Incorporating feedback into your business planning
“Continuity gives us roots; change gives us branches, letting us stretch and grow and reach new heights.” —Pauline R. Kezer
Customer feedback is a critical tool for every business. It allows you to decide if you're going to follow the trends set by your competitors, or respond to what your specific customers are expecting as the world around them changes.
Driving action is critical in times of change, and there is no denying that this is a time of change. You need to try multiple approaches to figure out how to add value in a changed landscape. Knowing and doing are two very different things, and you don't have time to waste; your competitors are taking action now.
Start by asking your customers open-ended questions. This gives them the opportunity to share their feelings and provide a glimpse into their experience with your brand. For example, by asking customers to, “Tell us about your experience with our new online store”, you could end up with answers like, “I couldn’t process my payment” which means you may have a problem with your POS integration, or, “It took me forever to find the checkout icon”, indicating that you may need to simplify your UX.
These insights can help you identify issues that can then be prioritized based on their level of impact to your business. Delegate cross-departmentally to drive quick and meaningful action, while aligning your organization in the process.
But remember, it's also about recognizing that if you've had to pivot and introduce new processes (curbside pick up, delivery, e-commerce) that not only you, but also your customers are trying something new. There will be pain points as we are all forced to evolve and adapt to change.
Shift your focus from validating customer needs, to being able to understand them. One executive shared on this subject, “The companies that will rise out of this the quickest, both financially and in earning customers’ memories that your company cares, will find ways to learn and understand their customers’ pain points, their priorities, and where you can add value. You want to earn the right to be a part of their memory of people who helped them during this time.”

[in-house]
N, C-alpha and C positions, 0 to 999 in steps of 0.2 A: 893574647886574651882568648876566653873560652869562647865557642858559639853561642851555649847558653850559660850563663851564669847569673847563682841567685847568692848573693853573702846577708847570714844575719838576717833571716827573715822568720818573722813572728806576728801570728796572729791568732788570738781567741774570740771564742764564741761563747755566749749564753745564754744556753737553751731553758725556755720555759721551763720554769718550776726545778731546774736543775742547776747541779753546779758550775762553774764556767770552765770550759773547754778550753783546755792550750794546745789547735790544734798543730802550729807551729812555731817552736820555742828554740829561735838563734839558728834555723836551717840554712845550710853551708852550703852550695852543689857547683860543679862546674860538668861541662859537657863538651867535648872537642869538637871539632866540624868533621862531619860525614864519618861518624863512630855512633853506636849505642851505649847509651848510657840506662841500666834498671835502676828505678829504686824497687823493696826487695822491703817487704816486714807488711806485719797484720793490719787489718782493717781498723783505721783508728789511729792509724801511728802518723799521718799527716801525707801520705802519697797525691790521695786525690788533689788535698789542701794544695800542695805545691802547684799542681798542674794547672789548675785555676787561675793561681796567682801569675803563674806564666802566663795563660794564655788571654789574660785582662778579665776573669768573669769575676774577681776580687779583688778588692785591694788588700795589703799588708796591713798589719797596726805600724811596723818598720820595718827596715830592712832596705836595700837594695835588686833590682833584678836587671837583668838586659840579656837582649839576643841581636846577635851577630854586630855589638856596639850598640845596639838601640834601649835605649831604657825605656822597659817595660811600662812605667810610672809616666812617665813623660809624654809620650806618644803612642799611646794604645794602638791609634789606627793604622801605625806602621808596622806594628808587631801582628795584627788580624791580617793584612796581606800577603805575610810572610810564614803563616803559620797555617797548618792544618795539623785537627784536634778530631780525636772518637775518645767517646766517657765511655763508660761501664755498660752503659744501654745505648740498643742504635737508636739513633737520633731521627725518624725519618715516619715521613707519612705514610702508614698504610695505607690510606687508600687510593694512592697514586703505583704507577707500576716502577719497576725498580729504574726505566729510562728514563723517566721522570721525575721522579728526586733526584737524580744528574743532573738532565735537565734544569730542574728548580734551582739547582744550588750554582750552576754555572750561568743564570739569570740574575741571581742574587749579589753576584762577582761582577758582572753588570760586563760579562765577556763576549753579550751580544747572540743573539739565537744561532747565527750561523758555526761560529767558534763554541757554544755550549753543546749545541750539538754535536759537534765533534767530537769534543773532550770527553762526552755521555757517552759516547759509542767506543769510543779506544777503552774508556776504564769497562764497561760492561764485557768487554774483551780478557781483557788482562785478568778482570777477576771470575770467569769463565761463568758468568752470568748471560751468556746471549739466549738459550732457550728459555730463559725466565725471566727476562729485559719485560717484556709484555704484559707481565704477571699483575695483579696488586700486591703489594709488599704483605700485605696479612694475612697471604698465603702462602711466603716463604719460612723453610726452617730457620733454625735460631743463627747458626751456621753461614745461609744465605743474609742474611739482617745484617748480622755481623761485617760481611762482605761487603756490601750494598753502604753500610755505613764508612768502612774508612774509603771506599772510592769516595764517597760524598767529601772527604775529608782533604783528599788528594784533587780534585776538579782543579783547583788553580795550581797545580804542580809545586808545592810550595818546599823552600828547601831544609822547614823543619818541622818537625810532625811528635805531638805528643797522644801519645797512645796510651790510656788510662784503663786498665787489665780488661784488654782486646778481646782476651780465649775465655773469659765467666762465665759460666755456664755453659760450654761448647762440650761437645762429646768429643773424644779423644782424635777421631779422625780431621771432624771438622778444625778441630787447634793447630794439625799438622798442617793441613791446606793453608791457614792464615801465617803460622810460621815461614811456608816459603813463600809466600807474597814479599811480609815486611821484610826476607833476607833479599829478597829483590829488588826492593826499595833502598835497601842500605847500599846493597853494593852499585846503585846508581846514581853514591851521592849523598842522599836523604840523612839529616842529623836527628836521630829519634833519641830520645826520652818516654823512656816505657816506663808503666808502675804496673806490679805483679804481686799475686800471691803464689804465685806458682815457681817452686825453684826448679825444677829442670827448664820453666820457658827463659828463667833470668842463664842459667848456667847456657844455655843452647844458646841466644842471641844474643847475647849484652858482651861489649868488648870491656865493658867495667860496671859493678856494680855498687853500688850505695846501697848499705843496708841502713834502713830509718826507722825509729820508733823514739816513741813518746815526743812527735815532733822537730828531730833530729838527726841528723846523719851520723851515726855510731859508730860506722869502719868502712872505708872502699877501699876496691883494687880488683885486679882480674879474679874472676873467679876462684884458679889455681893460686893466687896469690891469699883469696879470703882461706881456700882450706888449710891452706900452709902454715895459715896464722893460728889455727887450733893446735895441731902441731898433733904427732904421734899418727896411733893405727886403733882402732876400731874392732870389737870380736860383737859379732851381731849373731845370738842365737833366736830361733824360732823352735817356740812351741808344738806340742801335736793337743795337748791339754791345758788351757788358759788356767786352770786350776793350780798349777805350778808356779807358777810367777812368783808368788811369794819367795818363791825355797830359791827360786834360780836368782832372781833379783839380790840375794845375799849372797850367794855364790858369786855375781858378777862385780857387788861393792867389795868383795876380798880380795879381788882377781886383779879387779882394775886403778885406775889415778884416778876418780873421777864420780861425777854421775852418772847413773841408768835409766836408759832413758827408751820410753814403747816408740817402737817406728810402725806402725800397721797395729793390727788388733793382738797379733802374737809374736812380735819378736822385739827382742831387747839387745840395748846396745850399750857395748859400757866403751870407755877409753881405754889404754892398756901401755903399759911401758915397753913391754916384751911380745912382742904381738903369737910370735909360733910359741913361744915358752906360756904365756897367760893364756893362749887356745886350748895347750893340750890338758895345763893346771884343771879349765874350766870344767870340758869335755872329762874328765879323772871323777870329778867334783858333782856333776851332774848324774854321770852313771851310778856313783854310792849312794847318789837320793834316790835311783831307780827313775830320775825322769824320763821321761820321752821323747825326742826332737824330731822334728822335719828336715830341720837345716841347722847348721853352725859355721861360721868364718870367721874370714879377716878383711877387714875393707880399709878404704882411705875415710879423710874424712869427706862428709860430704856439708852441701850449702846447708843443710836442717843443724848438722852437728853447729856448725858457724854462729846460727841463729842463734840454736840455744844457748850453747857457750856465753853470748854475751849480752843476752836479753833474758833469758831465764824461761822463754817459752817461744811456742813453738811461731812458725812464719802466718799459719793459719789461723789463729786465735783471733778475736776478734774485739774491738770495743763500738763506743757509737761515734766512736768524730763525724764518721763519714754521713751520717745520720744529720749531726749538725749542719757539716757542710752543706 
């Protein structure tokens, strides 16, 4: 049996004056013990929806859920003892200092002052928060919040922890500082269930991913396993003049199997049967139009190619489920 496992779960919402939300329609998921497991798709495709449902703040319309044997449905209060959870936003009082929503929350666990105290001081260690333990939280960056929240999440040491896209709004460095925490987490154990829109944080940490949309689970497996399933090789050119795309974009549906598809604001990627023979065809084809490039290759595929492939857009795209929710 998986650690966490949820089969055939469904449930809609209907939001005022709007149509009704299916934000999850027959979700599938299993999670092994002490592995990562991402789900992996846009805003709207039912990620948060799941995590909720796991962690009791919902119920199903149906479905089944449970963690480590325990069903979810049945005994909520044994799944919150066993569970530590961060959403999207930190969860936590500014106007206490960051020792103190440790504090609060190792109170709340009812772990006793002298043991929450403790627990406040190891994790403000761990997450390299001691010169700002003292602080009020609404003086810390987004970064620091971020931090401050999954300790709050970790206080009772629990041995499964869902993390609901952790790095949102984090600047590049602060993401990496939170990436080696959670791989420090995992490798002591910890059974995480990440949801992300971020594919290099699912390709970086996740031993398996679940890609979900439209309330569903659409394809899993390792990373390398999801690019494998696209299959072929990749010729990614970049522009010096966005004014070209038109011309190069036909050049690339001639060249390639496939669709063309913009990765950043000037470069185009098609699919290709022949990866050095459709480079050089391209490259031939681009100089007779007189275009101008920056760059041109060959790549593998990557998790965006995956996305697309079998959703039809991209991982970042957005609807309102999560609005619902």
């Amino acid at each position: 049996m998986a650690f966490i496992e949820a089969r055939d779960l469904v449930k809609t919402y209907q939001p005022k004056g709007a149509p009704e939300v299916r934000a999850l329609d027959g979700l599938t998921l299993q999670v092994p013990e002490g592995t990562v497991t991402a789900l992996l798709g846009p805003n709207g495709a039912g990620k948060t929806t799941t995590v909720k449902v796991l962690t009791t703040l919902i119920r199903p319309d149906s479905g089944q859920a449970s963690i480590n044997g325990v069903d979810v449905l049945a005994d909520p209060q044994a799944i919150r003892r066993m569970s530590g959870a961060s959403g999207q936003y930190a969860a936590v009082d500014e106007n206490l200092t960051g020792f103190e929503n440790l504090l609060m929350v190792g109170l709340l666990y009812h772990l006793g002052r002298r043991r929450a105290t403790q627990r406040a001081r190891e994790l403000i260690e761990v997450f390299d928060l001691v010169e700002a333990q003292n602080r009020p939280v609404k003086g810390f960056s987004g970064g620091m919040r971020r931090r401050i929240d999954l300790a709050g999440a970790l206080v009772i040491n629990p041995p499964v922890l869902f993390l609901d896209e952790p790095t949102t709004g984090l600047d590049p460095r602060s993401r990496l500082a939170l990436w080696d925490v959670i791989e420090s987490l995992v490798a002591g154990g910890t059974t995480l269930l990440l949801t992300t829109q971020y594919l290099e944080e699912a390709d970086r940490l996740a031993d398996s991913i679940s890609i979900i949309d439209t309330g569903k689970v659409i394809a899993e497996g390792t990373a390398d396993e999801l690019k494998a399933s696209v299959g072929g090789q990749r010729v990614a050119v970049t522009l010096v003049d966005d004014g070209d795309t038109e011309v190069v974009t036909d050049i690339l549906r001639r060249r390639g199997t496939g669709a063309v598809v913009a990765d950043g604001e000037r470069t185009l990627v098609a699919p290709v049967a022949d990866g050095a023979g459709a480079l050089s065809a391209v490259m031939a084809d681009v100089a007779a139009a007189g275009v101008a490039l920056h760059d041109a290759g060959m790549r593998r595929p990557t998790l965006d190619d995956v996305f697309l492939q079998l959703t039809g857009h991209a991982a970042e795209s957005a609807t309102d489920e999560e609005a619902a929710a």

Acknowledging the challenges we are all facing is the first step, but recognizing the small changes that can lead to bigger impact is part of the transformation. Small changes can contribute massively to your business plan, and the expectations we used to assess aren’t as relevant right now.
Trend data is of course important, but you also need to expand to measure areas that were once basic expectations. Segment your feedback into transaction types, time of day, items purchased and so on so you can really drill down and learn what your customers expect, and where in their journey they recommend the most, or need more love from you. This means taking a more high-touch approach that will allow you to hone in on what is driving the most value.
By incorporating customer feedback in your business planning, you can provide your customers with a higher-level of personalization, making every transaction feel tailor-made. You didn't become a brand by doing what everyone else does, your brand is unique to you and your customers. You have a once in a lifetime opportunity to leave a lasting impression and to beat out your competition for good.
Understandably, many brands are grappling with whether or not it is appropriate to solicit feedback during a pandemic. But keep in mind that by having a continuous feedback mechanism, you can keep your finger on the pulse of what is or isn’t working well, as we all adapt to our new normal. Be relevant, transparent, and open to constructive criticism.
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